7 Steps on How to Appeal a Rejected Family Sponsorship Application

How do I appeal a rejected Family Sponsorship application

The Immigration Appeal Division (IAD) is the division of the Immigration and Refugee Board of Canada (IRB) that is tasked with hearing appeals on immigration matters involving Canadian citizens or permanent residents, including sponsorship appeals, removal order appeals and residency obligation appeals.

If your family sponsorship application has been rejected, here are the steps required to appeal to the Immigration Appeal Division (IAD)

How do I start a sponsorship appeal?

A Canadian permanent resident or citizen who made an application to sponsor a family member to immigrate to Canada can appeal to the IAD if the application was refused by an Immigration, Refugees and Citizenship Canada (IRCC) officer. A sponsor cannot appeal a sponsorship application to the IAD where the foreign applicant was found inadmissible to Canada because of:

  • Serious criminality
  • Organized crime
  • Security grounds
  • Violations of human rights, or
  • Misrepresentation (unless the person you sponsored is your spouse, common-law partner, or child)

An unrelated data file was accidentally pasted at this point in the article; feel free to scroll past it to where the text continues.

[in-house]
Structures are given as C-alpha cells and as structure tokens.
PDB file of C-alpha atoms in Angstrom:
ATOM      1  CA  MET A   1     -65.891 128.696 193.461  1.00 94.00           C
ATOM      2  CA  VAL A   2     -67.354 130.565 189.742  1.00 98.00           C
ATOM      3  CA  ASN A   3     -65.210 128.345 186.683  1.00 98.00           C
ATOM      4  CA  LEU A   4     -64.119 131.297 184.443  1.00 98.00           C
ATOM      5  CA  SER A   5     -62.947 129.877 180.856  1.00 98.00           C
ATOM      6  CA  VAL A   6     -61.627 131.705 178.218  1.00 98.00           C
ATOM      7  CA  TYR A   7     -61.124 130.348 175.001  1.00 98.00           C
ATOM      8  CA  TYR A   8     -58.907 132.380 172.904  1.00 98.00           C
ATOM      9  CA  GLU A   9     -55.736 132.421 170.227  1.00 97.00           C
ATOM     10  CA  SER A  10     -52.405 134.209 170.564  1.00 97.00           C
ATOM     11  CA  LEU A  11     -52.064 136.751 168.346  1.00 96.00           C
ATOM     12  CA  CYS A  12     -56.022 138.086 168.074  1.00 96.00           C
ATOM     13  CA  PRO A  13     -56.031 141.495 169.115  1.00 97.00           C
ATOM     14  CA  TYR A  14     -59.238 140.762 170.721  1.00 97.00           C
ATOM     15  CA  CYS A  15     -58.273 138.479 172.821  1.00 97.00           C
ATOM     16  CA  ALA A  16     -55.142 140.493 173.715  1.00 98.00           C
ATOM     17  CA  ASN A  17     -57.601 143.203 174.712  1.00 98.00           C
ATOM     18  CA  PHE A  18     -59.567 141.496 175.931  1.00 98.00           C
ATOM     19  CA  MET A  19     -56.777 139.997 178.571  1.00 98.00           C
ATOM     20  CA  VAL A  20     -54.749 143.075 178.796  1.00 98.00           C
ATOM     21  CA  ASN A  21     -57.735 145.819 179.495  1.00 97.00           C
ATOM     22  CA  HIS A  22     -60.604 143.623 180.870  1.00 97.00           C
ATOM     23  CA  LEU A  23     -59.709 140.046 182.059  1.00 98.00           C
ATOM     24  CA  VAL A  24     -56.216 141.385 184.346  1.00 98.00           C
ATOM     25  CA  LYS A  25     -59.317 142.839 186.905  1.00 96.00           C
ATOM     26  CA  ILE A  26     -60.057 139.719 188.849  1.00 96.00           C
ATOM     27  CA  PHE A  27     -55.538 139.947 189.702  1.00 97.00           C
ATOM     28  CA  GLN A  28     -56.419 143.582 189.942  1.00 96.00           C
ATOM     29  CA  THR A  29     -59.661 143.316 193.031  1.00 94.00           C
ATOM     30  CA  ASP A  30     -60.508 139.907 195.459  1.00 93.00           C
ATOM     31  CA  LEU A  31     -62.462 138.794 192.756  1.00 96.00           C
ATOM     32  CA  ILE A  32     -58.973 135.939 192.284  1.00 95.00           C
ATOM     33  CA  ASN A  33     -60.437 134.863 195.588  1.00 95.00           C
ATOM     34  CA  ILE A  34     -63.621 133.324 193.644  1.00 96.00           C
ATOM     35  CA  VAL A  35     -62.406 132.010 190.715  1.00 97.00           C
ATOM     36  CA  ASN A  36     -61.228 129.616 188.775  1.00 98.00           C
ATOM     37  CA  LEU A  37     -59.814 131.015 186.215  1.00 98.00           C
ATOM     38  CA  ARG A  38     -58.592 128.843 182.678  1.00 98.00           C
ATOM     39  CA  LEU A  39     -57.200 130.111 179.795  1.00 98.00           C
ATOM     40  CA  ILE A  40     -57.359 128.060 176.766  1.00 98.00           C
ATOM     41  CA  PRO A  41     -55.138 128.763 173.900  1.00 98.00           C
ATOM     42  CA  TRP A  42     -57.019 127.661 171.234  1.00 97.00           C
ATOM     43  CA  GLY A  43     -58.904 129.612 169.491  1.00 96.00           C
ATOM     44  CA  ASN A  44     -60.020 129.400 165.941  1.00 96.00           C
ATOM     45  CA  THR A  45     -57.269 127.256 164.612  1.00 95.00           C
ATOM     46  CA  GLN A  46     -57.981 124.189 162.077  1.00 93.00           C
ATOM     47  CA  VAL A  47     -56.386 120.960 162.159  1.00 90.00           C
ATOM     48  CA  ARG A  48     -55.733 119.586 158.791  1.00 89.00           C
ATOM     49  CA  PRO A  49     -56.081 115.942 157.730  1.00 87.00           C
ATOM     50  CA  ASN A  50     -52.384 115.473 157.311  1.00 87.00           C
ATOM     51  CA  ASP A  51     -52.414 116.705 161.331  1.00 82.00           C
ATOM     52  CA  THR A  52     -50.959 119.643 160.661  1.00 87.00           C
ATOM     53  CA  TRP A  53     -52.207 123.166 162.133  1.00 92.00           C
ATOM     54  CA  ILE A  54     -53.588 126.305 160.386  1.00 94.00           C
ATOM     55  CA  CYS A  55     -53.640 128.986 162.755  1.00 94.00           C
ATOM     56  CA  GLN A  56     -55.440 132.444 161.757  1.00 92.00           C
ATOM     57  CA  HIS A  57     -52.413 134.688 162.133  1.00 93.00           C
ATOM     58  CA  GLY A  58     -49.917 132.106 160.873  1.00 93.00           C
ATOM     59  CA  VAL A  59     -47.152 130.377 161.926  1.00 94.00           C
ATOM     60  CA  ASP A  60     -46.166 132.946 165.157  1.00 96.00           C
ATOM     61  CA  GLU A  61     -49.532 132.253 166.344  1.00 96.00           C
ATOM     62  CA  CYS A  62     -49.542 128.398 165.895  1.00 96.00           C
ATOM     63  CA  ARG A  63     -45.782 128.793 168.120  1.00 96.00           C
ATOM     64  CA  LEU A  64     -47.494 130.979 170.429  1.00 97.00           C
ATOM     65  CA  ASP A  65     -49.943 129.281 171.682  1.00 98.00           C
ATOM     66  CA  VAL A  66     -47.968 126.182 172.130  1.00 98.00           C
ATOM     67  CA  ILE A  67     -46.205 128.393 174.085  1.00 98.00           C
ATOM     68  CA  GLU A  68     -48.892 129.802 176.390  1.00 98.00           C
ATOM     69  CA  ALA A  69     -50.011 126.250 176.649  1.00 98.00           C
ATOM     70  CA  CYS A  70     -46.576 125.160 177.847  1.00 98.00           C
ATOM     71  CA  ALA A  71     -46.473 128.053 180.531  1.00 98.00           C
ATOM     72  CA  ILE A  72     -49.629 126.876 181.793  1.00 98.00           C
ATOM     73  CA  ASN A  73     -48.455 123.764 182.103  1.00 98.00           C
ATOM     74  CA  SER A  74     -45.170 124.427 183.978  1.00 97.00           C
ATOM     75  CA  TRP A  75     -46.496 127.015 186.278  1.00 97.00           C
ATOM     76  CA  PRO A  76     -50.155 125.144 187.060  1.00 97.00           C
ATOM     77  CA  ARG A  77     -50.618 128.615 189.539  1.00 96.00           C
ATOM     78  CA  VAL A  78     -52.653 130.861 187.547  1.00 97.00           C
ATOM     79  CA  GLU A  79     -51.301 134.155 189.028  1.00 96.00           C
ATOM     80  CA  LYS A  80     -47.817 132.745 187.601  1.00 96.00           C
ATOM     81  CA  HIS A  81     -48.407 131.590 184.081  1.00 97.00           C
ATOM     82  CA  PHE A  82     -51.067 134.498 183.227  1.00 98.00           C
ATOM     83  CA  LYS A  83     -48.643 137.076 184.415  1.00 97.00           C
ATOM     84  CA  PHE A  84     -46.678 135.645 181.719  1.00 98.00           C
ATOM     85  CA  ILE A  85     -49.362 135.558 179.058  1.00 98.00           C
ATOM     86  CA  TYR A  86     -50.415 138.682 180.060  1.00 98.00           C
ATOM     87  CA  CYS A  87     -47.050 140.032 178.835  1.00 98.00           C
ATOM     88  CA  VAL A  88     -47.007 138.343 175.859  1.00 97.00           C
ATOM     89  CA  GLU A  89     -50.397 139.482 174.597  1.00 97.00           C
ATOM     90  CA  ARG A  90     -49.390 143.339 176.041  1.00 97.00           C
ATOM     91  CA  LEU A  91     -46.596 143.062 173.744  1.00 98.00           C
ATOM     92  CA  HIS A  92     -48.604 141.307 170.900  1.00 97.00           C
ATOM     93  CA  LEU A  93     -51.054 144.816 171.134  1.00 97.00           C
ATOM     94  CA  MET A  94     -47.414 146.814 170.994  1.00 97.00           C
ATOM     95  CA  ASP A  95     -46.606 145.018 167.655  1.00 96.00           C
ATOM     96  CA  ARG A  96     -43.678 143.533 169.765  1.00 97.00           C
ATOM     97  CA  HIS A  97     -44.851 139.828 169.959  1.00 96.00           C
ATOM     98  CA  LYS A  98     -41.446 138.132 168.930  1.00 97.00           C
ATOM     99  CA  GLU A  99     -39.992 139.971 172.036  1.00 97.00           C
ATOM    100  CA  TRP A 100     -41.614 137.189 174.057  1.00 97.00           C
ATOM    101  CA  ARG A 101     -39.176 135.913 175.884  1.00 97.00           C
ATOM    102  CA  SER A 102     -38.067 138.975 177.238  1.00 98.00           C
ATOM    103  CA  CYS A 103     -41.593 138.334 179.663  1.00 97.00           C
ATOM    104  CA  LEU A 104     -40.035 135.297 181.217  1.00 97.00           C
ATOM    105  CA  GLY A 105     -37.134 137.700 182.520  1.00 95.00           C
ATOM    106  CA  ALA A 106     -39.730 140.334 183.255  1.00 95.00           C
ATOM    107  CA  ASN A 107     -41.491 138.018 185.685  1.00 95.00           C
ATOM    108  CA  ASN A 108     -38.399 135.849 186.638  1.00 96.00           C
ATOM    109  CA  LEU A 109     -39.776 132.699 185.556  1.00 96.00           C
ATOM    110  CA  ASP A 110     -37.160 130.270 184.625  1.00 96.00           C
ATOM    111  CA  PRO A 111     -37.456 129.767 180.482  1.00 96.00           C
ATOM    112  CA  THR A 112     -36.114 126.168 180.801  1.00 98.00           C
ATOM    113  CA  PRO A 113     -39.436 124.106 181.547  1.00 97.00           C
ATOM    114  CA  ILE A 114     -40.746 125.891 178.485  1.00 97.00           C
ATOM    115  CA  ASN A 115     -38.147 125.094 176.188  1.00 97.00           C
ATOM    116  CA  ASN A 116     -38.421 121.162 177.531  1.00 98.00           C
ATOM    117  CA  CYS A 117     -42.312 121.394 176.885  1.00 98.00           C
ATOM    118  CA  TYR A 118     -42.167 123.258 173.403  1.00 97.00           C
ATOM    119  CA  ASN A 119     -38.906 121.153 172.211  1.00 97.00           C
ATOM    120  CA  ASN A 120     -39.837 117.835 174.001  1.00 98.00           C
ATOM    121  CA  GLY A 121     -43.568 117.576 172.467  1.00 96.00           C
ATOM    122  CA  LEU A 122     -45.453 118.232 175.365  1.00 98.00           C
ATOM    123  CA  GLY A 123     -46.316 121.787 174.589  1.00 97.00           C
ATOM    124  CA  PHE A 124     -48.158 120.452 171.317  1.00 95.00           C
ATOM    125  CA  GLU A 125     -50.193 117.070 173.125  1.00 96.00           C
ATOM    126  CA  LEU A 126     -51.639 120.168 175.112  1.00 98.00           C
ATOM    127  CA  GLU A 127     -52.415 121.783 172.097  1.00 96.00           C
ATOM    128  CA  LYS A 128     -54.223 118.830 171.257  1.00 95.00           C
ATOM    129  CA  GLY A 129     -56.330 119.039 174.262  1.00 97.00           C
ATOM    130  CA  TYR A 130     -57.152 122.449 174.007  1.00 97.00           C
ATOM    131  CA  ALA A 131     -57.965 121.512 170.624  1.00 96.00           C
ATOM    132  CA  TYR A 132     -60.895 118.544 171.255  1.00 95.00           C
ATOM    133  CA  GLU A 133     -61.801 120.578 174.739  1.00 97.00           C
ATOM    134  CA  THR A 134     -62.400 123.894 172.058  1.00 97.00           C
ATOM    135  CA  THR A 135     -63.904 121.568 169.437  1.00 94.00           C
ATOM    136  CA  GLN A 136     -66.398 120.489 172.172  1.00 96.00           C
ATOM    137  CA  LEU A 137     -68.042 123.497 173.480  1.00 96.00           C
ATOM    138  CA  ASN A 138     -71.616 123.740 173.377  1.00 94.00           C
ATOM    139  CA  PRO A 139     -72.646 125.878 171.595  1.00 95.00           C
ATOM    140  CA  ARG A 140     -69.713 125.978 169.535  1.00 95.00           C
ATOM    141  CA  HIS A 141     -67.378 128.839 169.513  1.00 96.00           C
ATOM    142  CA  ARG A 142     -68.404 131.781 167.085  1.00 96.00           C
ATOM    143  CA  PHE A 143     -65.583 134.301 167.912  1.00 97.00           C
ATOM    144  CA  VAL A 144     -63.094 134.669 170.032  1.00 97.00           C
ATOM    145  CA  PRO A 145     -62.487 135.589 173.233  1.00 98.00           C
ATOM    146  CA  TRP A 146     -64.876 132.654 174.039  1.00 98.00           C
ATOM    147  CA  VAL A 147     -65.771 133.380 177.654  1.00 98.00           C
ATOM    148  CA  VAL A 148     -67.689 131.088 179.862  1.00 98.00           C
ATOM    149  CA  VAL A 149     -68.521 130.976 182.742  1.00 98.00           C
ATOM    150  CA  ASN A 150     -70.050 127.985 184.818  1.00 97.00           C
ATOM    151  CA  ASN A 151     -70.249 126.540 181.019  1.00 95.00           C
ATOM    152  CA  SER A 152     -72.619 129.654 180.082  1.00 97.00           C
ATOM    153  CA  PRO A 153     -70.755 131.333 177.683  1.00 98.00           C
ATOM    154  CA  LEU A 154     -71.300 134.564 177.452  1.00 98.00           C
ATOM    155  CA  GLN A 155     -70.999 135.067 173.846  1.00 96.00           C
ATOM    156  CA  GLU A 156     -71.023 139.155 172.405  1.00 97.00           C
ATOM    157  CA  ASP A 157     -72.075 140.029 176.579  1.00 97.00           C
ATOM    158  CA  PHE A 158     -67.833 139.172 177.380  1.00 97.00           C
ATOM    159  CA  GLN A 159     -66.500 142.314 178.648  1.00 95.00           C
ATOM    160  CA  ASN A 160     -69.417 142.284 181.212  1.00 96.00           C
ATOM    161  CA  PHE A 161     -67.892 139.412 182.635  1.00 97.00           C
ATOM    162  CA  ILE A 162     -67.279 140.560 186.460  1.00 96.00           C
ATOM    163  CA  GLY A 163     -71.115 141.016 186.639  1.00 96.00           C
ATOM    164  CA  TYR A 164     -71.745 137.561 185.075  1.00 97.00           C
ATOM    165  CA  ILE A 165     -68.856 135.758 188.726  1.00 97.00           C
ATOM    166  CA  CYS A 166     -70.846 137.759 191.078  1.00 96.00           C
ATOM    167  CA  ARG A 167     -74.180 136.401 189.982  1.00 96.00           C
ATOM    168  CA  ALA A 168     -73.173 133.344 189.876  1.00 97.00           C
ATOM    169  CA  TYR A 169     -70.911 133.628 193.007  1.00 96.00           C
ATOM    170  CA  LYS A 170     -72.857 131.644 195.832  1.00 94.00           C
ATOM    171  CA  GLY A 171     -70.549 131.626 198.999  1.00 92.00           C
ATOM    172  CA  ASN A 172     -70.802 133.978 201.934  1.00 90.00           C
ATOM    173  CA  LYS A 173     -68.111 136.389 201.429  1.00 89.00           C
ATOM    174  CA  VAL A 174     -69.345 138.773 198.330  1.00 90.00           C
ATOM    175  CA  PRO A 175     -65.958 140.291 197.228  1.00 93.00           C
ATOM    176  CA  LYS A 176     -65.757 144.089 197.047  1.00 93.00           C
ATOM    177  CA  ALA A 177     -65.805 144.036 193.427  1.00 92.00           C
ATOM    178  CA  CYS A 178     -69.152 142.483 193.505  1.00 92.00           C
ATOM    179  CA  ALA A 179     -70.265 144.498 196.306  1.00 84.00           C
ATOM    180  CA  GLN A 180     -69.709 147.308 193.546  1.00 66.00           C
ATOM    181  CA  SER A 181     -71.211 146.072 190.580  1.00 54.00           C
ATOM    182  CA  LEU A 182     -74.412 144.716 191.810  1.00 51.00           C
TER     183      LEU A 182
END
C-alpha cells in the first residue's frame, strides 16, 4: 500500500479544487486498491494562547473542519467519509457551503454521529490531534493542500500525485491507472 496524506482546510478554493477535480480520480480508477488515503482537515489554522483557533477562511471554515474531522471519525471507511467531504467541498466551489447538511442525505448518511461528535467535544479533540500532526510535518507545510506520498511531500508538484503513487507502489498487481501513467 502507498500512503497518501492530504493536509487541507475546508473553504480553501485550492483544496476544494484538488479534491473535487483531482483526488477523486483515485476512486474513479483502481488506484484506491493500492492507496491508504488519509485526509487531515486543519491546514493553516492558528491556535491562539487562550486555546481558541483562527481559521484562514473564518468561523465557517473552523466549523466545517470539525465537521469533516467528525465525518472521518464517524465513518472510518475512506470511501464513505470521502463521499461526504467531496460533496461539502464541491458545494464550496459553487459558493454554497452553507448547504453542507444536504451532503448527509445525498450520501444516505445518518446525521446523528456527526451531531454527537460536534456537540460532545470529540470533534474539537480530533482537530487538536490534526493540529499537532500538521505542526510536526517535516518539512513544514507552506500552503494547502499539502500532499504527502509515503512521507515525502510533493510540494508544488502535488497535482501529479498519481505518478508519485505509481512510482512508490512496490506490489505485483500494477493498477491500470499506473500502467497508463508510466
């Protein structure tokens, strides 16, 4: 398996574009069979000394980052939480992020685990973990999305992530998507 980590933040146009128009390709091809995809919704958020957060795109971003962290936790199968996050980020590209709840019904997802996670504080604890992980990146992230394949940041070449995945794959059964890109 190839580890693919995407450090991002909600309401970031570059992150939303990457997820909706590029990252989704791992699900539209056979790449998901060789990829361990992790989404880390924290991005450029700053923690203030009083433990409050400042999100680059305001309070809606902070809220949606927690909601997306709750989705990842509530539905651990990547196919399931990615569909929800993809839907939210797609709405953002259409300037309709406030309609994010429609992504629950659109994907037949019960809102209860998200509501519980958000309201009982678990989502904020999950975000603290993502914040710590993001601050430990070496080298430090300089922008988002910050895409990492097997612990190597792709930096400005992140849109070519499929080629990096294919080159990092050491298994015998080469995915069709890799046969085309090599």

Step 1: File the Notice of Appeal

Once you receive a refusal letter from IRCC along with the written reasons for the refusal, you will have 30 days after receiving the refusal letter to appeal to the IAD. In order to file a sponsorship appeal, you must submit the following:

  • A completed Notice of Appeal Form;
  • A copy of the IRCC refusal letter sent to the person you sponsored.

Once you complete the Notice of Appeal Form, you will have to send it along with the IRCC refusal letter to the IAD office that serves the province or territory where you live. If you are mailing your form and letter to the relevant IAD office, you must ensure that the IAD office receives them before the 30-day deadline. The IAD may then request further information from you regarding your appeal.

Step 2: Receive the Appeal Record

The next step in the sponsorship appeal process is receiving the appeal record. The IAD, in most cases, will request the appeal record from the Minister. This record contains all the relevant information that is related to the decision made by the IRCC officer regarding your application. The Minister must provide the record to you or to your counsel and to the IAD within 120 days for the date requested.

Step 3: Alternative Dispute Resolution Conference, if Applicable

Depending on the facts of your case, the IAD may suggest that your appeal be scheduled for an alternative dispute resolution (ADR) conference. ADRs are information meetings that take place between you (and your counsel, if applicable), the Minister’s Counsel, and an IAD officer. In the meeting, the parties will discuss the case and any clarification of the issues. The purpose of the ADR is to encourage a resolution that all sides can agree on to avoid taking the matter to a hearing.

Step 4: Scheduling Your Hearing Date